Sep 30th 2020

Artadia and the Department of Exhibitions and Exhibition Studies at the School of the Art Institute of Chicago have invited Adrienne Edwards, Engell Speyer Family Curator and Curator of Performance, The Whitney Museum in New York City to be in conversation with Huey Copeland, Arthur Andersen Teaching and Research Professor at Northwestern University for a free online public program on Wednesday, September 30, 6:00 p.m. CDT.

Please register for this event at in order to receive a Zoom link.

Adrienne Edwards is a curator, scholar and writer. She is the Engell Speyer Family Curator and Curator of Performance at The Whitney Museum and a PhD candidate in performance studies at New York University. Prior to her appointment at The Whitney, Edwards was the Curator at Performa since 2010, and Curator at Large for the Walker Art Center since 2016. Edwards’ curatorial and scholarly work focuses on artists of the African Diaspora and the Global South. In addition to her curatorial practice, Edwards is a contributor to numerous exhibition catalogues and art publications including, Art in America, Aperture, and Parkett, among other publications.

Huey Copeland is Interim Director of the Black Arts Initiative, Arthur Andersen Teaching and Research Professor, and Associate Professor of Art History at Northwestern University, where he also enjoys affiliations with African American Studies, Art Theory & Practice, Critical Theory, Gender and Sexuality Studies, and Performance Studies. His research focuses on modern and contemporary art with an emphasis on articulations of blackness in the Western visual field. An editor of OCTOBER and a contributing editor of Artforum, Copeland has published extensively in peer-reviewed journals as well as in numerous international exhibition catalogues and essay collections. At present, he is at work on two complementary volumes: “In the Shadow of the Negress: Modern Art in the Transatlantic World,” which explores the constitutive role played by fictions of black womanhood in Western art from the late 18th century to the present, and “Touched by the Mother: On Black Men, Artistic Practice, and Other Feminist Horizons, 1966–2016,” which brings together a selection of his critical essays.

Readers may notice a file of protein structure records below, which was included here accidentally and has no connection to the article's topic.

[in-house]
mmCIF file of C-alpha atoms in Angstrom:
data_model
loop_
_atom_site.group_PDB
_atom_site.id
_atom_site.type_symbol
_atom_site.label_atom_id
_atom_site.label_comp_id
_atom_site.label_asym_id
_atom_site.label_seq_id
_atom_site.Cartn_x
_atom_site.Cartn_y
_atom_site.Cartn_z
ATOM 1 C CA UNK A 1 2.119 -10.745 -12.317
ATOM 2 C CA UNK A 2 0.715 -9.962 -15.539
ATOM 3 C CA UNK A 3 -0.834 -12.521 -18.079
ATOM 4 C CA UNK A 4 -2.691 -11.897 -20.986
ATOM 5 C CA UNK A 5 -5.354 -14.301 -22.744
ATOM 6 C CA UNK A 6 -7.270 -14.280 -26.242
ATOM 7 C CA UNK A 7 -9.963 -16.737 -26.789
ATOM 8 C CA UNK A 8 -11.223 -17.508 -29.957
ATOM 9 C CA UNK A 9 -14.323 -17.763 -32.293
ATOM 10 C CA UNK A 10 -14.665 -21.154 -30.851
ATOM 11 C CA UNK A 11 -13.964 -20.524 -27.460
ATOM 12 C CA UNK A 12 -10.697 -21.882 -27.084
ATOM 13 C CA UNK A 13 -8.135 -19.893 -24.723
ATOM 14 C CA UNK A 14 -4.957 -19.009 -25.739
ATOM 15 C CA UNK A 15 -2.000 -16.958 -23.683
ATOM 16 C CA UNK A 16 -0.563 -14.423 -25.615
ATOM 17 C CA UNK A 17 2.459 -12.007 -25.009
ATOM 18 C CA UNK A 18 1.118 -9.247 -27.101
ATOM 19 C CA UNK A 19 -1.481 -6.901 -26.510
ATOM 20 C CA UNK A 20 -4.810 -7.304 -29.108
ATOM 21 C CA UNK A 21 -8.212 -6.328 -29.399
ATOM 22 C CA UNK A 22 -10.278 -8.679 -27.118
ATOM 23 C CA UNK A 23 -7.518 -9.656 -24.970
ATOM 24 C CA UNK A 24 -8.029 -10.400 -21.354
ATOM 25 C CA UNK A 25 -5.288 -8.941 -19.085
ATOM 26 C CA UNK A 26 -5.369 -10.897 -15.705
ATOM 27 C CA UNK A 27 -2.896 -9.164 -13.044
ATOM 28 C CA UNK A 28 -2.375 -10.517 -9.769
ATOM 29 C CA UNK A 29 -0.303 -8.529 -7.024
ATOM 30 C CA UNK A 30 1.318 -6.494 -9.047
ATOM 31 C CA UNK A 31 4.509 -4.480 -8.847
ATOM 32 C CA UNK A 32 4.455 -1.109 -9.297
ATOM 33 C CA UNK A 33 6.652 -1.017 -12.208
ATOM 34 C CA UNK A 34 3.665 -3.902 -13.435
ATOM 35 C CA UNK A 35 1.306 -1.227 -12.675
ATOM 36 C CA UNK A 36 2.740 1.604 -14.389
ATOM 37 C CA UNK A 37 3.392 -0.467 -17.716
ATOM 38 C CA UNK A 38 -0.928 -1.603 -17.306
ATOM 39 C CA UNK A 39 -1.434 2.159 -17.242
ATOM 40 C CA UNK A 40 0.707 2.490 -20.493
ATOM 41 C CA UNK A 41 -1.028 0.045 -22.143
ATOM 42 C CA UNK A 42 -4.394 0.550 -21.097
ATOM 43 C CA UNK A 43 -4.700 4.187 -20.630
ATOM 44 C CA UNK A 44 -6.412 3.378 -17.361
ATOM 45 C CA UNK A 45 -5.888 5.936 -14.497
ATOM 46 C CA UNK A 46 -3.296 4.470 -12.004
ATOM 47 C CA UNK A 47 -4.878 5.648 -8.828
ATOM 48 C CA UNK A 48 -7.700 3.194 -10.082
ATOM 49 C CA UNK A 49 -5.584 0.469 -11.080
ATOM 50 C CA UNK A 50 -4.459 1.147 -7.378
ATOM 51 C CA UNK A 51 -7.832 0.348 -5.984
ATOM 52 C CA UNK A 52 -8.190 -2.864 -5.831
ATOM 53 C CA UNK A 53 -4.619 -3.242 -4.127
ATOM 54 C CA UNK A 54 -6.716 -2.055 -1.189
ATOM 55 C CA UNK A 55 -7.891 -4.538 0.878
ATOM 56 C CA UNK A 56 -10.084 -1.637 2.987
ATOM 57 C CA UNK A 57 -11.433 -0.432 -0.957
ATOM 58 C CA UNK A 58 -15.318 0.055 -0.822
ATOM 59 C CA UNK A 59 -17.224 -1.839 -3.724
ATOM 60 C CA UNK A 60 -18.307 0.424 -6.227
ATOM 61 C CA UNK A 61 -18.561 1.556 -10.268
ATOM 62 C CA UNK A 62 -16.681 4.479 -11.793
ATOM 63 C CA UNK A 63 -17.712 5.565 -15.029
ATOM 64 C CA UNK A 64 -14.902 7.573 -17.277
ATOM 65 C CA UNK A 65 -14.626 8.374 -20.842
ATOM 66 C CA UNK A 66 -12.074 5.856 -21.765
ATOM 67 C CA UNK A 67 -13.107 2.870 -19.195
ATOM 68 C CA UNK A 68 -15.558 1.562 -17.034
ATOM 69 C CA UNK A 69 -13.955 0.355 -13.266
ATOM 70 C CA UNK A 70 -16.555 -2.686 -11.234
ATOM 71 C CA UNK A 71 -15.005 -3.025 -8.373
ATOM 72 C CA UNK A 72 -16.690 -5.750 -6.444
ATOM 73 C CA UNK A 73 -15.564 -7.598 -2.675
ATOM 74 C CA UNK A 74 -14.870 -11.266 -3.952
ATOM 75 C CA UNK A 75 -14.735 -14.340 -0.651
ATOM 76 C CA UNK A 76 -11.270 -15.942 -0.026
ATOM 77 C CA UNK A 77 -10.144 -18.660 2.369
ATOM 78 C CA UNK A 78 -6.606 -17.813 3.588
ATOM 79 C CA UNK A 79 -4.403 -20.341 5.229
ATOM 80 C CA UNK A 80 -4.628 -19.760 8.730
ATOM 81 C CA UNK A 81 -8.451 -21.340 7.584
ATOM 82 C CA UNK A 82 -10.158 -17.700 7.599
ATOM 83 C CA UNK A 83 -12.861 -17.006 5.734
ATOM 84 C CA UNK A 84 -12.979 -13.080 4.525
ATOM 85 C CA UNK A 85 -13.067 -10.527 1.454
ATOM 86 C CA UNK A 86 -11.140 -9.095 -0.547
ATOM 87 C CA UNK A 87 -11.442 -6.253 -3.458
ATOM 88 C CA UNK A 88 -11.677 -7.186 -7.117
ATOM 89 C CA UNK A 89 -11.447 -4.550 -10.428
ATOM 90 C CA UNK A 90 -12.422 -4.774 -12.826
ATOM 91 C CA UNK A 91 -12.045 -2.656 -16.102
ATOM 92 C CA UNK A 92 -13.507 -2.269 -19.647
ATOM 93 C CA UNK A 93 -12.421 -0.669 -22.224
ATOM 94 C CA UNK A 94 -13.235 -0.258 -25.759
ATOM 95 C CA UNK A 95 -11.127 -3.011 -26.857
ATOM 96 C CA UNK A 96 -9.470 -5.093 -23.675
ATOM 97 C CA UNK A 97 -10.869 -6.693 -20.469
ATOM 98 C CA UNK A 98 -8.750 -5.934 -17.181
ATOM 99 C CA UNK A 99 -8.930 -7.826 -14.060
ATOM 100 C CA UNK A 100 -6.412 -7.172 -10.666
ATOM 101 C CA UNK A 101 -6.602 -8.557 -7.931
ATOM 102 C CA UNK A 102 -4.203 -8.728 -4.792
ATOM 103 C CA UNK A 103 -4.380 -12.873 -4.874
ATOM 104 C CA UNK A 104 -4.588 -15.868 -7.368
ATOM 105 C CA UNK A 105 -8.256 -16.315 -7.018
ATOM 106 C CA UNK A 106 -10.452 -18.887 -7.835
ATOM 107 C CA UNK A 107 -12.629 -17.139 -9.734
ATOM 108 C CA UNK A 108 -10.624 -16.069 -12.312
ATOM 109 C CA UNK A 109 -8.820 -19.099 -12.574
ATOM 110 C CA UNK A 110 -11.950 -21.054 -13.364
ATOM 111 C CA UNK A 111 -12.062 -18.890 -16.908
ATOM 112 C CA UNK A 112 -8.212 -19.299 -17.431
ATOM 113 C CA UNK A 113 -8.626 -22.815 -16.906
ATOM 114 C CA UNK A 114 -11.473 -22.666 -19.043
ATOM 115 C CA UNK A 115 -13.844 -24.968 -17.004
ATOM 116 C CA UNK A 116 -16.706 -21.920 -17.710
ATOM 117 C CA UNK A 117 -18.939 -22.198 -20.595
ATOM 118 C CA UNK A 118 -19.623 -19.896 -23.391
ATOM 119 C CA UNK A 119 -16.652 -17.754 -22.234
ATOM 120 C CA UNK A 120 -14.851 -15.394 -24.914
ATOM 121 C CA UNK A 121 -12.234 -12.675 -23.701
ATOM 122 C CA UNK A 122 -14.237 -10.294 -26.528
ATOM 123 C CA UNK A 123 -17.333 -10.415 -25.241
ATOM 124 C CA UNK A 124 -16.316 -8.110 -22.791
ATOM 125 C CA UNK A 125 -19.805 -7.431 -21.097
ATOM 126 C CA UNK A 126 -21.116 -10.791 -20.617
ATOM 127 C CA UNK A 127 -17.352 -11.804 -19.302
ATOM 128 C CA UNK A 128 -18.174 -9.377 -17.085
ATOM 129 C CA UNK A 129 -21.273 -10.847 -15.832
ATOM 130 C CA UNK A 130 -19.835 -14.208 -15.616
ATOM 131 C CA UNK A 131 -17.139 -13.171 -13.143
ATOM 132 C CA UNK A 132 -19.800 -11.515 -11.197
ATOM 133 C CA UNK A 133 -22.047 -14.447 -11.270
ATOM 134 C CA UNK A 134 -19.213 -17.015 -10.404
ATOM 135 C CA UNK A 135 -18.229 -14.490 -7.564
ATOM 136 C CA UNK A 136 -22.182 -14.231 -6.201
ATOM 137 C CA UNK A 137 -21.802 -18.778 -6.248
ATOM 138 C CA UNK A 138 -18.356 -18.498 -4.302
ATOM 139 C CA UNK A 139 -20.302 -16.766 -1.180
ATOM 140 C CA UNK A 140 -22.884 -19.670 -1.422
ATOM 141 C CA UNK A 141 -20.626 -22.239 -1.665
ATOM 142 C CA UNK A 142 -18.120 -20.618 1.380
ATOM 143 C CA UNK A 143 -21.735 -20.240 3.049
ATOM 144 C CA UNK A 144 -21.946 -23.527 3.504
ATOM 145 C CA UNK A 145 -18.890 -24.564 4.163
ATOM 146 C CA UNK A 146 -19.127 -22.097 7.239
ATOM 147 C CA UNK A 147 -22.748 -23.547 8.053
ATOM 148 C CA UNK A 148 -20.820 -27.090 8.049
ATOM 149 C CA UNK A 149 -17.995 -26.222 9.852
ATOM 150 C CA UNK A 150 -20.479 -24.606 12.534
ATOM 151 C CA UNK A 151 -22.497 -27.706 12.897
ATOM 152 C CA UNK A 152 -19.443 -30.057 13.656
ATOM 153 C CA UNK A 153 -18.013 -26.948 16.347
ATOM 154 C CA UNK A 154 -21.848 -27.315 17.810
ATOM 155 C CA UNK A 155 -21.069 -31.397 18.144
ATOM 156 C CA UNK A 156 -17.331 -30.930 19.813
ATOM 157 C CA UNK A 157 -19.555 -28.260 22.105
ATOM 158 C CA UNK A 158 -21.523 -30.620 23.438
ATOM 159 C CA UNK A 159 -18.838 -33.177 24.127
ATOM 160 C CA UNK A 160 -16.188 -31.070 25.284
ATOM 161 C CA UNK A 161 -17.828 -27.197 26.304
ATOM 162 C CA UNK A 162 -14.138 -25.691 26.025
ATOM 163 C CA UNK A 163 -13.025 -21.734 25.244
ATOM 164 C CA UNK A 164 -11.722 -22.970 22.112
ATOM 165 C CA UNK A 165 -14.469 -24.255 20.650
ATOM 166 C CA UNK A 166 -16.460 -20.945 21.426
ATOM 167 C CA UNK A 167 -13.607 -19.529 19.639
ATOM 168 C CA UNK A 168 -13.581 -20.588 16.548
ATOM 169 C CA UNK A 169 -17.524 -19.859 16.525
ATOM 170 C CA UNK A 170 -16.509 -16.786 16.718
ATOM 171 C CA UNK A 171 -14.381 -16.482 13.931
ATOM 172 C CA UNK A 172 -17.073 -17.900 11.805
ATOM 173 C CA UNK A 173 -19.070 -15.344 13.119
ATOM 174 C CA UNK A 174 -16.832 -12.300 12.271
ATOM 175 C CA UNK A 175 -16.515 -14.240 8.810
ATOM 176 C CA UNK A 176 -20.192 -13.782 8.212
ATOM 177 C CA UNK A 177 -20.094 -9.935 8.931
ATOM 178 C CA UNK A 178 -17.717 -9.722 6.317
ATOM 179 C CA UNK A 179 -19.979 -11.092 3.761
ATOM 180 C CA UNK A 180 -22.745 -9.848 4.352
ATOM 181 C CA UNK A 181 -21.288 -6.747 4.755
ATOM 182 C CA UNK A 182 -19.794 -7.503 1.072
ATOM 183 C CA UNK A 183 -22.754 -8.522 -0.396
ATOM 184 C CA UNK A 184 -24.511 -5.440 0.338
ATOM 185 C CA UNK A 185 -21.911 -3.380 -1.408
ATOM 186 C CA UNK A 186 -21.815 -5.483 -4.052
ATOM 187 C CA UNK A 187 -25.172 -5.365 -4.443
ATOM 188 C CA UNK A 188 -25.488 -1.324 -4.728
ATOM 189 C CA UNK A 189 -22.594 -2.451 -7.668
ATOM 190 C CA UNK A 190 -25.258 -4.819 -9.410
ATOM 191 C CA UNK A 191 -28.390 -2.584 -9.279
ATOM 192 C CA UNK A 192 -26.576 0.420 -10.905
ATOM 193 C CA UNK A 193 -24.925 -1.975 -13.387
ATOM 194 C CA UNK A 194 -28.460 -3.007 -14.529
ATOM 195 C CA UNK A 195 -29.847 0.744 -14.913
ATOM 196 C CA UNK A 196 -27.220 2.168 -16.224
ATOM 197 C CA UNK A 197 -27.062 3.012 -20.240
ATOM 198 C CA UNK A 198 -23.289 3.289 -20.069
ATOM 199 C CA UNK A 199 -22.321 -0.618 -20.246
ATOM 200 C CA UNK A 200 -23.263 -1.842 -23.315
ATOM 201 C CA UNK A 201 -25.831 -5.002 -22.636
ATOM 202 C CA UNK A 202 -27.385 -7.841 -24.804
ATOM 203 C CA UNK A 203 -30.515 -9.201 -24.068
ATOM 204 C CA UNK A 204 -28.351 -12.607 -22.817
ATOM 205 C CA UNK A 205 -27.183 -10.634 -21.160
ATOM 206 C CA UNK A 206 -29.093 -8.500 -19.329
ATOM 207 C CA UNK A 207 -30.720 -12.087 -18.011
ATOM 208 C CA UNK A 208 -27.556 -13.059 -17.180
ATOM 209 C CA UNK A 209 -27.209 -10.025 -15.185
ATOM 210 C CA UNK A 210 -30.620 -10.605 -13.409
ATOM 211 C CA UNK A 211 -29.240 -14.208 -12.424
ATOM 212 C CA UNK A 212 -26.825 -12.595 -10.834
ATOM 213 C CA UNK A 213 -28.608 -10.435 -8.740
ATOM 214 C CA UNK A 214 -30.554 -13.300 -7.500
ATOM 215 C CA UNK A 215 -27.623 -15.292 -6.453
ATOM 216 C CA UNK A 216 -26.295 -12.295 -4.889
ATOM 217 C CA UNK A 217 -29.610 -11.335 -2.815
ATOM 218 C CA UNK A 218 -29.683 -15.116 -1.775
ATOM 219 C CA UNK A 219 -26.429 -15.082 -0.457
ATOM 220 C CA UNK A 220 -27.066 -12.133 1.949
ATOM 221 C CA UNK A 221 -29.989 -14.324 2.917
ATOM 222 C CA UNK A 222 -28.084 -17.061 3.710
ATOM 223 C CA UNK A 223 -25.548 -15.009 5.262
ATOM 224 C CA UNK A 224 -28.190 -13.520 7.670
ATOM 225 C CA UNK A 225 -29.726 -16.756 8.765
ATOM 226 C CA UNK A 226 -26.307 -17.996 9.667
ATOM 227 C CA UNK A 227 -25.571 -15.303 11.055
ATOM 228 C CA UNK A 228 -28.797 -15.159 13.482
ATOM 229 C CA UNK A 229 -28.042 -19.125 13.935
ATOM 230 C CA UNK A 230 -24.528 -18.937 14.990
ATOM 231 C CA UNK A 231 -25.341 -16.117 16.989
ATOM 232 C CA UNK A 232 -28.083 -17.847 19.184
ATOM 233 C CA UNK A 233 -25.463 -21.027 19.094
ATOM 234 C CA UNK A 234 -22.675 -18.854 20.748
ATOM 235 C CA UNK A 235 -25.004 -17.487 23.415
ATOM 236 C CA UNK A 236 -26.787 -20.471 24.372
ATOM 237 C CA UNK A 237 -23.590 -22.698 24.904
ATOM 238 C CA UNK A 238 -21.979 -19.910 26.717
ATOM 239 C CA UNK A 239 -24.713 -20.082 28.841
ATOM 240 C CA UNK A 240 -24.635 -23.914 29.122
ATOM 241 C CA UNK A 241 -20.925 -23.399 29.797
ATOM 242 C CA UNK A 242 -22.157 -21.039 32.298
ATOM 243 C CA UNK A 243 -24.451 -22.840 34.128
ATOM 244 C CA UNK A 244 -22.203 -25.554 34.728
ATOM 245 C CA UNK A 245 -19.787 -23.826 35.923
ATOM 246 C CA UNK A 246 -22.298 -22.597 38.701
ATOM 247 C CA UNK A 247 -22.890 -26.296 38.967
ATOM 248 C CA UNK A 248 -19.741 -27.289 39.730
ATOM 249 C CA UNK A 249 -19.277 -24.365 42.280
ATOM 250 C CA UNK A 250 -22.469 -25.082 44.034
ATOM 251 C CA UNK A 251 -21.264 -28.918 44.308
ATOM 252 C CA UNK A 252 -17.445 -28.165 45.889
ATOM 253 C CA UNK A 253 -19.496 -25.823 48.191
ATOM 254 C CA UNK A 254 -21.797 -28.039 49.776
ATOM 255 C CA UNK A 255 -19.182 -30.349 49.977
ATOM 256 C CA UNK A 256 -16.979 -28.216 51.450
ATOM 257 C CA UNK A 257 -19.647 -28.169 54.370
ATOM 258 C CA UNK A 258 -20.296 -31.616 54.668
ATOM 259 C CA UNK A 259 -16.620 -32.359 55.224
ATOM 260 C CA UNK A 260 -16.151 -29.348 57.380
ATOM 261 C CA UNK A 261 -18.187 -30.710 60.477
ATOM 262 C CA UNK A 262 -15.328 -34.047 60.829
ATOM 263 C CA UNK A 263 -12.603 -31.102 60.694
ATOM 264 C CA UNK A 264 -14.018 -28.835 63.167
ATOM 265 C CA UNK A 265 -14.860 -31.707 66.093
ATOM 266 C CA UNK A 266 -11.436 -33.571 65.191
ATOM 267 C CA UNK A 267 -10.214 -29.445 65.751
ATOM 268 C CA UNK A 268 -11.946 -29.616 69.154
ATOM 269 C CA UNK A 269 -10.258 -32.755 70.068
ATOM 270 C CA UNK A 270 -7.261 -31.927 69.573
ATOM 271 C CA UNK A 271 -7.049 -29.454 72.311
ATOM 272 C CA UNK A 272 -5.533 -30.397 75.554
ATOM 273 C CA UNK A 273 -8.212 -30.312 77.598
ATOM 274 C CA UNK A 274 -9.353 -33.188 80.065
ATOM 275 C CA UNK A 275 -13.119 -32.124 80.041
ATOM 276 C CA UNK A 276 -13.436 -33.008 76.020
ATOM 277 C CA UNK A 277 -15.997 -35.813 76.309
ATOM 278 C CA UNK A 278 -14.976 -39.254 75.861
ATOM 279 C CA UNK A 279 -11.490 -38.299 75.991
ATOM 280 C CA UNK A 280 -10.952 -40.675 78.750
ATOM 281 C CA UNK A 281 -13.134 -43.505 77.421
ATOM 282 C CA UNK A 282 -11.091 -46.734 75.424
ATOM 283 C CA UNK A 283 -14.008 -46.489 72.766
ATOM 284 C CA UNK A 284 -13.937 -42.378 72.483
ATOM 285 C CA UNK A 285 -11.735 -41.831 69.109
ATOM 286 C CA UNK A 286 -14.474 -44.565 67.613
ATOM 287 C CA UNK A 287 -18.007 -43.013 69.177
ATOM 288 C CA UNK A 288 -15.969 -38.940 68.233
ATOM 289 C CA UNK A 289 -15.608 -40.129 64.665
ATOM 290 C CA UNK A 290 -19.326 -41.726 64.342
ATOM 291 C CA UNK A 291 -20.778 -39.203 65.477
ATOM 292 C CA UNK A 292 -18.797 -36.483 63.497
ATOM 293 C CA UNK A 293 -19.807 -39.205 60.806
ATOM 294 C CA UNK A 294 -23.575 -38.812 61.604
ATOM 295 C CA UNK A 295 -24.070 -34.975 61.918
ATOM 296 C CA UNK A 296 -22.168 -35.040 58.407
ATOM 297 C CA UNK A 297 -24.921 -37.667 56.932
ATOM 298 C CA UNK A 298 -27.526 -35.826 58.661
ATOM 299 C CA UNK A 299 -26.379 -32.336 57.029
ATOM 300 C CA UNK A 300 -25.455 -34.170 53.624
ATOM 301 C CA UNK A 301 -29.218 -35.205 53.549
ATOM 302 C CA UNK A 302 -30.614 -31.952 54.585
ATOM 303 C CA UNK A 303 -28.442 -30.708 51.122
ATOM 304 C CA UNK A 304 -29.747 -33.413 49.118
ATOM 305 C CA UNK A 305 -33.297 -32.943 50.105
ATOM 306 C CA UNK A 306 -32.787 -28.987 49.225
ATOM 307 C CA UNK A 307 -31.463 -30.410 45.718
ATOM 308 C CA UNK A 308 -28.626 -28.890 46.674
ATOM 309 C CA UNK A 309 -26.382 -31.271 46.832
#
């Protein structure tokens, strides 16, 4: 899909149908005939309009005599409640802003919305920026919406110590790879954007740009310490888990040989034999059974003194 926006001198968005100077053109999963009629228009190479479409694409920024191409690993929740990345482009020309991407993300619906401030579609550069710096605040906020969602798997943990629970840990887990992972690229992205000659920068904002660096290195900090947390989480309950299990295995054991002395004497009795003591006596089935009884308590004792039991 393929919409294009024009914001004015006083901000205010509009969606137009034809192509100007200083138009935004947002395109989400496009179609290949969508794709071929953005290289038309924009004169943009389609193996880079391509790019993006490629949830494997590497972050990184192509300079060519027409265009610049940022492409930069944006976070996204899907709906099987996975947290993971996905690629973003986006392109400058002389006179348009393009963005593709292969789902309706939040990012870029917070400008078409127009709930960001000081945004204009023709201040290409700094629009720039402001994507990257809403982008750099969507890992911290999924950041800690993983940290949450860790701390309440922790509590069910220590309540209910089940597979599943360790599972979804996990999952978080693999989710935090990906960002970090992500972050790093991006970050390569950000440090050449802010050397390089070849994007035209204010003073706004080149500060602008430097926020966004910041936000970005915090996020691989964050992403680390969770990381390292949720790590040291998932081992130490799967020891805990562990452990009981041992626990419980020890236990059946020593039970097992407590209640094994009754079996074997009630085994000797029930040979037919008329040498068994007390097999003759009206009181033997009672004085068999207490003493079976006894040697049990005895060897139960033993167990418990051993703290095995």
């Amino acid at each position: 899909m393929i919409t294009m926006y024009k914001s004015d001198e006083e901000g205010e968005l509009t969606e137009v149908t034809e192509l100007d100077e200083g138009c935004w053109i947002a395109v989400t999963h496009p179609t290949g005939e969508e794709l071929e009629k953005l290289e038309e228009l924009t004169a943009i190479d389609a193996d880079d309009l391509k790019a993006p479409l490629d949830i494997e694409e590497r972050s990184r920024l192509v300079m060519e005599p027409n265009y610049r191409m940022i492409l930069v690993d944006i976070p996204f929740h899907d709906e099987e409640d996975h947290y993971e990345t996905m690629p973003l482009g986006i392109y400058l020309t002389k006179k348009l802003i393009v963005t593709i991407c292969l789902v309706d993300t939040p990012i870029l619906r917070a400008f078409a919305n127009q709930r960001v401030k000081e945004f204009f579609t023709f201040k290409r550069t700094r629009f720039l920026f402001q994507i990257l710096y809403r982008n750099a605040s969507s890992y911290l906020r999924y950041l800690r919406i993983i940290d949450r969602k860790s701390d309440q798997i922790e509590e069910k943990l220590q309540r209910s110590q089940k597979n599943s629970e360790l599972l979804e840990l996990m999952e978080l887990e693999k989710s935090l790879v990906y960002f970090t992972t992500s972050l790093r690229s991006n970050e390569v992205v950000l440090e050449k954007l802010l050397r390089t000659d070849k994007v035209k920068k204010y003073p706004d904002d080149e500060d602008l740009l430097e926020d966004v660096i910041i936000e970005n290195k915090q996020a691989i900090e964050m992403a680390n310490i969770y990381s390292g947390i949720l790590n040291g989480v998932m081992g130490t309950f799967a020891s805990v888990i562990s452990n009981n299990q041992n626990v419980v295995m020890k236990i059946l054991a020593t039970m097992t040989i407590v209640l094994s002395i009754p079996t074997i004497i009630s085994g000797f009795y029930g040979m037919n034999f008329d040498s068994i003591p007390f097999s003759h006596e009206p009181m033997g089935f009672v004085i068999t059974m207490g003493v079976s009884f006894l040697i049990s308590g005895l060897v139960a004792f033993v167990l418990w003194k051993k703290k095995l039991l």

Artadia is a national non-profit arts organization supporting visual artists with unrestricted grants and connections to opportunities for creative and professional growth; Over the past 21 years, they have provided almost 350 Artadia Awards to artists in 6 cities across the United States: Los Angeles, New York, Chicago, San Francisco, Houston and Atlanta. Their mission is to provide visual artists with the support they need to sustain a thriving practice and continue to contribute to their city’s arts community.

The Art & Dialogue program is designed to expand support for Artadia’s growing network of Awardees and foster connectivity between visual artists, curators and the public. Art & Dialogue invites curators from across the United States, who are experts in their field, to deeply engage with each Award city through a series of virtual studio visits with local Awardees and public programs like this, co-hosted with local partner organizations.

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